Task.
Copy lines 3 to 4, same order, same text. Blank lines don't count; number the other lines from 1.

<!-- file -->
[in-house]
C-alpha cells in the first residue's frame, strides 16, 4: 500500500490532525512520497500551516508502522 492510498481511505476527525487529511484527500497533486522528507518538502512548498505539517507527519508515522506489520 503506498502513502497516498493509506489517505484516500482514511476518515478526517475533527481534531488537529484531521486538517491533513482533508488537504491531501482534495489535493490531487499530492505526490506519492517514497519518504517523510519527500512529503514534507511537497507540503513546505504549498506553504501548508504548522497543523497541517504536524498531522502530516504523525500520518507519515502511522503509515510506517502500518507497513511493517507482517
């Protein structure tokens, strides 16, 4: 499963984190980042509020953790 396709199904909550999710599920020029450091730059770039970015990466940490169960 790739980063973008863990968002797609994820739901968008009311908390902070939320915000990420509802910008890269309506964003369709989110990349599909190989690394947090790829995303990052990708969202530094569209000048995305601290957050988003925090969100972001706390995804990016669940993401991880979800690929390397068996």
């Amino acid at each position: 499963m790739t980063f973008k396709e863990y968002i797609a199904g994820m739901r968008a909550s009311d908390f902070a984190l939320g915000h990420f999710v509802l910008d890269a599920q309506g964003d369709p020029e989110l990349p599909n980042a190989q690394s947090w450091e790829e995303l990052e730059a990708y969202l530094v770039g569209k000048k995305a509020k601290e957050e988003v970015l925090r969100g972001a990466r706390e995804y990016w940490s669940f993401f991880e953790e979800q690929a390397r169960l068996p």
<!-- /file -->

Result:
């Protein structure tokens, strides 16, 4: 499963984190980042509020953790 396709199904909550999710599920020029450091730059770039970015990466940490169960 790739980063973008863990968002797609994820739901968008009311908390902070939320915000990420509802910008890269309506964003369709989110990349599909190989690394947090790829995303990052990708969202530094569209000048995305601290957050988003925090969100972001706390995804990016669940993401991880979800690929390397068996």
């Amino acid at each position: 499963m790739t980063f973008k396709e863990y968002i797609a199904g994820m739901r968008a909550s009311d908390f902070a984190l939320g915000h990420f999710v509802l910008d890269a599920q309506g964003d369709p020029e989110l990349p599909n980042a190989q690394s947090w450091e790829e995303l990052e730059a990708y969202l530094v770039g569209k000048k995305a509020k601290e957050e988003v970015l925090r969100g972001a990466r706390e995804y990016w940490s669940f993401f991880e953790e979800q690929a390397r169960l068996p």